I've just migrated to a new server but some of the legacy code has some IPs hardcoded. Can someone tell me how to redirect requests for one IP and make them go to another?

EG. I ping and it gets redirected to

I'm using Windows Server 2008

4 Answers 4


You can do that only on a router, and you'd need quite a powerful one, too.

You just can't tell to a server "treat this IP address as if it was another one".

If your application was looking for a certain hostname, you could map that to a given IP using the HOSTS file; but redirecting one IP to another is... well... a lot more tricky.

  • 2
    The answer from MPaulo about using Netsh does exactly that very easily: it "treats an IP address like if it was another one". You need to specify each port you need redirected but you are not limited by that. It can redirect any request on a local IP address and port to a different (local or remote) IP address and port (which doesn't neet to be the same port). That should really be the answer marked as correct. Commented Sep 4, 2015 at 16:00

Use Netsh commands for Interface Portproxy: http://technet.microsoft.com/library/cc776297%28v=ws.10%29.aspx

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    This is the correct answer, it should be the one marked as correct. Commented Sep 4, 2015 at 16:01

You can add a secondary IP address to the new server. Go to control panel, network connections. Right click on the network interface and select properties. Select Internet protocol and click on properties. Click on the advanced button. Under the IP address box click add and enter the ip address for the old server.

Another option if you are using seperate networks (looks like might be based on the difference if ip address ranges) you can use a NAT router and put the old address on the WAN port and redirect the traffic to the new IP address on the LAN port.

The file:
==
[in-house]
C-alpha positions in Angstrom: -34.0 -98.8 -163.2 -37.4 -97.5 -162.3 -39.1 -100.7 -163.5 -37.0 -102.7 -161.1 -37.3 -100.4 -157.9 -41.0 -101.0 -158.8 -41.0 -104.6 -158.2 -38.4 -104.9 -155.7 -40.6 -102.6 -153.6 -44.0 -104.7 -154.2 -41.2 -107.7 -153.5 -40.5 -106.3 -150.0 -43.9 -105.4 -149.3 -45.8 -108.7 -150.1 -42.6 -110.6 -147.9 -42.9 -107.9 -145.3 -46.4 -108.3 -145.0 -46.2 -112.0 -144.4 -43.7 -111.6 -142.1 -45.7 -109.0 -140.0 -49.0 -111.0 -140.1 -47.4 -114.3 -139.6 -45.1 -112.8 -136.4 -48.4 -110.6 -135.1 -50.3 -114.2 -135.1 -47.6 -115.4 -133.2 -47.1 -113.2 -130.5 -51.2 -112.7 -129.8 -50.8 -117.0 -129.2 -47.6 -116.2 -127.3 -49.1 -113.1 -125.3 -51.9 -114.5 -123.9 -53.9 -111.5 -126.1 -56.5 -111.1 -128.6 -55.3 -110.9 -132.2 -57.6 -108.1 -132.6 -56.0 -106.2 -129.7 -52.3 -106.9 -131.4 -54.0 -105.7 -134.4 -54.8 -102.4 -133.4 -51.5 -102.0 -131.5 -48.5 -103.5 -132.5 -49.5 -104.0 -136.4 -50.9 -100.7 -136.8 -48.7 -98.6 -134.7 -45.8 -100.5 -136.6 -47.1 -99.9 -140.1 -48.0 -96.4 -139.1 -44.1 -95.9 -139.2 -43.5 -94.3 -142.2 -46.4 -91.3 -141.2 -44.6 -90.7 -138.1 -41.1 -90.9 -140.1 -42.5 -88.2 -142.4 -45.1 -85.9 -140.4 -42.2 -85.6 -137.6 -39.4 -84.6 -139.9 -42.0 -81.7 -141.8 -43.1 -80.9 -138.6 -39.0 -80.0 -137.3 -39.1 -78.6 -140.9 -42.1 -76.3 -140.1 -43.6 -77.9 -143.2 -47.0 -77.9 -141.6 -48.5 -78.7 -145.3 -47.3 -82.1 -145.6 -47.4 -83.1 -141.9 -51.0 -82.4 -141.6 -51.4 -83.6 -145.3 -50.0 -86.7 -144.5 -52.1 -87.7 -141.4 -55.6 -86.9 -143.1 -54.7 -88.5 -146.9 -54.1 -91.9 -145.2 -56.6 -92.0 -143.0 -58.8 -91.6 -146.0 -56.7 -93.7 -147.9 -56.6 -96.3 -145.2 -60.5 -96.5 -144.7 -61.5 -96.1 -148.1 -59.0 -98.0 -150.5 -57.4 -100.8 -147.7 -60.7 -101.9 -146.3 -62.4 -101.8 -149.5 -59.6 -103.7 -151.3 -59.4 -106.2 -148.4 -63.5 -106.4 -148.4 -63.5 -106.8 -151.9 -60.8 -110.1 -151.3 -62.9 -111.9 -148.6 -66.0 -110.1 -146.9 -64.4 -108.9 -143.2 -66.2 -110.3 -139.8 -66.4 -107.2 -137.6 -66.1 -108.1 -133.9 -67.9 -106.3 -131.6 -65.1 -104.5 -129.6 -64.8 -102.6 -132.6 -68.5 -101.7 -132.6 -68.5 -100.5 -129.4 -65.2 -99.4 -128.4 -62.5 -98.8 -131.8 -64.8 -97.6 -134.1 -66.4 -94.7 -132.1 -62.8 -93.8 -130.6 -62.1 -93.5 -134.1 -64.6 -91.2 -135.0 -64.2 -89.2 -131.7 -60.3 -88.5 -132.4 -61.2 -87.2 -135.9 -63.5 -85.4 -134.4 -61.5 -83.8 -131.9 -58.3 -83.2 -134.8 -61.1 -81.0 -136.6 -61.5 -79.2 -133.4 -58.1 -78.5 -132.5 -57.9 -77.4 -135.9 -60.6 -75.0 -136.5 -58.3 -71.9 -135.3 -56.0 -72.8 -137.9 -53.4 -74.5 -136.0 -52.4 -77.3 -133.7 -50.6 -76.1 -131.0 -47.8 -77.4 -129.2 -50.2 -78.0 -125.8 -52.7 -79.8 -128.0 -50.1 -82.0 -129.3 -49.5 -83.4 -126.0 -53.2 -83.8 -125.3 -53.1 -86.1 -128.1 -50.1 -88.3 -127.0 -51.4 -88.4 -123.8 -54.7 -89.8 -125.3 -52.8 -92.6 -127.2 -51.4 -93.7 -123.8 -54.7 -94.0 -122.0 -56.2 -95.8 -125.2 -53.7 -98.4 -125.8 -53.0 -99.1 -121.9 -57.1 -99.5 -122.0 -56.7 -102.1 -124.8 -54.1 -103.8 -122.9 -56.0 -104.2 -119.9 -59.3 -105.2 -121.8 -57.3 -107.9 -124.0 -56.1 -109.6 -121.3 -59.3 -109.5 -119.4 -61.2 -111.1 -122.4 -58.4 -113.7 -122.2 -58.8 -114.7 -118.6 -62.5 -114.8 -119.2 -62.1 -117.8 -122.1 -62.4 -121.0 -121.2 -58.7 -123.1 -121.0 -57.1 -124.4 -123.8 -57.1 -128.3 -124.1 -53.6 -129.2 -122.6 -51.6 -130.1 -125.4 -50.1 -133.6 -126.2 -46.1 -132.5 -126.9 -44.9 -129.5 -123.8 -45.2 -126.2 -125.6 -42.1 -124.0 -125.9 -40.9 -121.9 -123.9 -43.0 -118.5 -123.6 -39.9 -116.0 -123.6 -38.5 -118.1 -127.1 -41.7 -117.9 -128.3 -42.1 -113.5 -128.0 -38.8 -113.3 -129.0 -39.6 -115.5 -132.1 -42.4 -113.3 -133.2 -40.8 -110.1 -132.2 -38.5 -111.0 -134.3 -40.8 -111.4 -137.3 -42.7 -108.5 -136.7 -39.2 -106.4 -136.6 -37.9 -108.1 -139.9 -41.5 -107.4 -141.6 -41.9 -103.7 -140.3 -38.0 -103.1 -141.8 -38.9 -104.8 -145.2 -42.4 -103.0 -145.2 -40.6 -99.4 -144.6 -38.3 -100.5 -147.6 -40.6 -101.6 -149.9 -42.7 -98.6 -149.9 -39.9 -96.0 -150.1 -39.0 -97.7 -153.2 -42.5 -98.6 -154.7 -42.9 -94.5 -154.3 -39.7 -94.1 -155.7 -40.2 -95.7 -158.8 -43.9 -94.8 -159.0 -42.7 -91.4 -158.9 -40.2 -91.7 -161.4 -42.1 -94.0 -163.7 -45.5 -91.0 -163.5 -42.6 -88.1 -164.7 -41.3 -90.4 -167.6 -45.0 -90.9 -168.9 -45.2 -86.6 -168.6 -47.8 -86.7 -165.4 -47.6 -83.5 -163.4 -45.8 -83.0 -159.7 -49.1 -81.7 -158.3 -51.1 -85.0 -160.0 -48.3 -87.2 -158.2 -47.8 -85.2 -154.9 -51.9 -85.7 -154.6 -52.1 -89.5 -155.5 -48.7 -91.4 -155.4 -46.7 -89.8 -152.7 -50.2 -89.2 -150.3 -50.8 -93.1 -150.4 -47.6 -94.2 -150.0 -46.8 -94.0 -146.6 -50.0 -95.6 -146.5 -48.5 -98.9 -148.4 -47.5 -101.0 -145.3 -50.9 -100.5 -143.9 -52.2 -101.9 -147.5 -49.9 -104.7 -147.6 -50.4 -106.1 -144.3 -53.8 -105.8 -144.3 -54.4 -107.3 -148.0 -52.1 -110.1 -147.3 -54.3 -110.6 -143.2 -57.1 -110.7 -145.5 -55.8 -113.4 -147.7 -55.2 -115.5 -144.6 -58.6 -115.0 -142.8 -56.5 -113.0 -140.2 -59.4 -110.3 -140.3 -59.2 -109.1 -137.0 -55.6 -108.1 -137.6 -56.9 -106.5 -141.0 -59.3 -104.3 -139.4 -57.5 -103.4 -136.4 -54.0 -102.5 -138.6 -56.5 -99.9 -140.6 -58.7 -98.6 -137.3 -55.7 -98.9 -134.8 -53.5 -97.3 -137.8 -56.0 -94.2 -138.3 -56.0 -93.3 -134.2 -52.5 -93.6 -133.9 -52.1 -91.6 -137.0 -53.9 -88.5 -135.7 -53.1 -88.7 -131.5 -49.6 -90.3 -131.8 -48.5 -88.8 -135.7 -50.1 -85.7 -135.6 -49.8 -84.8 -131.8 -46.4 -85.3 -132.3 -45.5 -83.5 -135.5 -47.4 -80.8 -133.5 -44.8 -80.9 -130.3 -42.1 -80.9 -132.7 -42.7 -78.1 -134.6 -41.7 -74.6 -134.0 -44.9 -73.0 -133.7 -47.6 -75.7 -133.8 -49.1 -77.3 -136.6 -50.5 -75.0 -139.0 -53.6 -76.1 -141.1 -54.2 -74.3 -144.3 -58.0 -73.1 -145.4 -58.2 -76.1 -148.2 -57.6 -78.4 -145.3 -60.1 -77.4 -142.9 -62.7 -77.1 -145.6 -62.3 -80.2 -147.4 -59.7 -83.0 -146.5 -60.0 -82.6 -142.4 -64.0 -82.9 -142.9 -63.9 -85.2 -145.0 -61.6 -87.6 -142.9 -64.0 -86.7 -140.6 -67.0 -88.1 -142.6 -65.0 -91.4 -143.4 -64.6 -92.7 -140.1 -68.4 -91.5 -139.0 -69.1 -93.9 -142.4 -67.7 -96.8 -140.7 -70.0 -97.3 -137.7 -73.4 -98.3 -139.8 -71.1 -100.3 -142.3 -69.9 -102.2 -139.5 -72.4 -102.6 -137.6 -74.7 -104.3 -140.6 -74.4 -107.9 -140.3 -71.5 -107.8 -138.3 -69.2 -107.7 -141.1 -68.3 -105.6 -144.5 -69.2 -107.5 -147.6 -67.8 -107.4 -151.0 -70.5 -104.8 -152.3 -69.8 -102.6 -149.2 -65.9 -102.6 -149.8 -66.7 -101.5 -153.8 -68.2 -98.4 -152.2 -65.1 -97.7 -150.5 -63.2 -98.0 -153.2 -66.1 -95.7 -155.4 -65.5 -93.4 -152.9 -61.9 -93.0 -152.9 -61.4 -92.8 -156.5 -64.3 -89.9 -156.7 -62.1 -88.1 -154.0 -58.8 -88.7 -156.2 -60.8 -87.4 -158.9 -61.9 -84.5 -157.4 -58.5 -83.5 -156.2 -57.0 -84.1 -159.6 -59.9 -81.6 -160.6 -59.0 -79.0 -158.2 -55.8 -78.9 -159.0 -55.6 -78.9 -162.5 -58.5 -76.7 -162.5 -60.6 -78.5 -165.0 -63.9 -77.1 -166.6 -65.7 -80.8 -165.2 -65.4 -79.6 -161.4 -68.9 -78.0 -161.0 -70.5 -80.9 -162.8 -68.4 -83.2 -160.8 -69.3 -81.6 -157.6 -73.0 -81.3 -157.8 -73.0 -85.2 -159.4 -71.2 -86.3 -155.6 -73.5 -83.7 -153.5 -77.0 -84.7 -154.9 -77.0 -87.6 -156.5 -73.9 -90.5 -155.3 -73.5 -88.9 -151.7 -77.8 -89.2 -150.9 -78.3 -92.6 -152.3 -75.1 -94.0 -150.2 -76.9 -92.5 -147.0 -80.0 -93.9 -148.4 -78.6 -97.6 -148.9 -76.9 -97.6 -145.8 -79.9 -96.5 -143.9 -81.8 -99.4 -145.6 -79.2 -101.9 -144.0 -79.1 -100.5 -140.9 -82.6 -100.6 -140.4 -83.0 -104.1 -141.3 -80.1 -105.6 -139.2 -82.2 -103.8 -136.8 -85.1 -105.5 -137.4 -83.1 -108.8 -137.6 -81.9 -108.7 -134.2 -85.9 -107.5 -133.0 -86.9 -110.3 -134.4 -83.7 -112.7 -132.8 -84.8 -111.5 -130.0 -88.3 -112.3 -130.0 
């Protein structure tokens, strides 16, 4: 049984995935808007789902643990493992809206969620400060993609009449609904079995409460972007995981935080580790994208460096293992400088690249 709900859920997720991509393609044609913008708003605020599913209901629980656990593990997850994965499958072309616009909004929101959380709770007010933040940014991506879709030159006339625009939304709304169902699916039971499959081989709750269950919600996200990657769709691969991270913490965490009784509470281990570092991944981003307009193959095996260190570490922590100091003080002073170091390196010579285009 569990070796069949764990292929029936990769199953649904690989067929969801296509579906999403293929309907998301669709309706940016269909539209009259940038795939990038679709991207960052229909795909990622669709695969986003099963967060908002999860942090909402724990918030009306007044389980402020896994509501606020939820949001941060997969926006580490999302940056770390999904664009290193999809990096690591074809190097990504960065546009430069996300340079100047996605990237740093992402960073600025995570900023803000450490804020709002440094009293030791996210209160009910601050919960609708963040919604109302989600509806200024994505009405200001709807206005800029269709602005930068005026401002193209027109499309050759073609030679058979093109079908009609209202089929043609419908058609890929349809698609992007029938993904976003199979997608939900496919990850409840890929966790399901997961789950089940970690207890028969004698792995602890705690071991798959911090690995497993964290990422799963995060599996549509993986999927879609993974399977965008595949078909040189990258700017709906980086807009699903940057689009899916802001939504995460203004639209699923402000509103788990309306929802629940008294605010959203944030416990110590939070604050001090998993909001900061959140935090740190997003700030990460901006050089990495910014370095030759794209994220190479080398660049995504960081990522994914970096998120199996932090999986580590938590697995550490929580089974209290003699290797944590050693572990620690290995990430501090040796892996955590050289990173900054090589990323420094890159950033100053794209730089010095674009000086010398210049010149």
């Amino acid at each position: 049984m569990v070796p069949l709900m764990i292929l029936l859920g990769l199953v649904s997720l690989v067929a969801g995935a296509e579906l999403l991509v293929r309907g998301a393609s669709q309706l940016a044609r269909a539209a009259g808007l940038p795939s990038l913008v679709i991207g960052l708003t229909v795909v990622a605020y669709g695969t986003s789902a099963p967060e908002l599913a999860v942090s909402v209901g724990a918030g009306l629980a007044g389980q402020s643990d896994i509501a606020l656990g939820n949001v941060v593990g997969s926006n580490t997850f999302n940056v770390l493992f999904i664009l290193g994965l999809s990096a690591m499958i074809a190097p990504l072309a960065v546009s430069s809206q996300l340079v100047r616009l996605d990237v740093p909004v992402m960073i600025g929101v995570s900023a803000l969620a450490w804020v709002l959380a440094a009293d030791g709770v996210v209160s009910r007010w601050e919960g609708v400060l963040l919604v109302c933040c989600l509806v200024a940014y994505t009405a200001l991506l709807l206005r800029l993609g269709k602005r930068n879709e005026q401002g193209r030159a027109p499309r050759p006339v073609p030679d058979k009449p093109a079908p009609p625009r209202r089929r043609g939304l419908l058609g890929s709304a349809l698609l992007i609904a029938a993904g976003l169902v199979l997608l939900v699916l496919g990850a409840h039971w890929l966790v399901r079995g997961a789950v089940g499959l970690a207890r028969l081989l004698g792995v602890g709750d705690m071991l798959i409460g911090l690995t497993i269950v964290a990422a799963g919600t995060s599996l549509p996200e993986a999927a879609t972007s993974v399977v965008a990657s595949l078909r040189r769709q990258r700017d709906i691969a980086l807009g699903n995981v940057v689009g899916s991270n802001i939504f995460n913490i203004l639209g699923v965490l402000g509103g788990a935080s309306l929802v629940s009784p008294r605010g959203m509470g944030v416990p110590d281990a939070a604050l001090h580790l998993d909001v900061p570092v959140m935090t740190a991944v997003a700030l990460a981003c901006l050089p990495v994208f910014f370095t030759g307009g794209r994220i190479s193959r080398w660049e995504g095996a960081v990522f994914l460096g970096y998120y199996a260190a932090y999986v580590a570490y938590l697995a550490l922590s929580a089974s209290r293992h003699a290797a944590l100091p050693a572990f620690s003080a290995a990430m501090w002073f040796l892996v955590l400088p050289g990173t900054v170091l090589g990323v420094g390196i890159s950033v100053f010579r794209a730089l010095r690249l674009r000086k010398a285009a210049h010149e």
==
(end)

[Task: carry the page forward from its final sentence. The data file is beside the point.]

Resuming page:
You don't give a lot of detail but I'm assuming you mean that you have a server\service at that used to be at, right? If so, are both ip addresses allocated to your organization and do they both get routed to your network? If yes, then I think you could probably use NAT at your router/firewall to translate anything coming in for the old address to the new address.

Also, if the server\service is for web hosting, email, ftp, etc., etc. why not just change the DNS records for those resources to point to the new address?

Can you elaborate on your question?

  • Both IP's aren't routed to the same network. They are completly seperate (and ficitional in the example above) IPs. There is no DNS - just a hardcoded IP. Commented Sep 17, 2009 at 15:35
  • I realize that they're fictional and for illustrative purposes. I see you've accepted an answer, but I'll add my additional two cents anyway: If you're using DNS (which you've said you're not) you would use the hosts file to accomplish this. If you're using only the ip address you would need to come up with a way to NAT the old address to the new one.
    – joeqwerty
    Commented Sep 17, 2009 at 16:00

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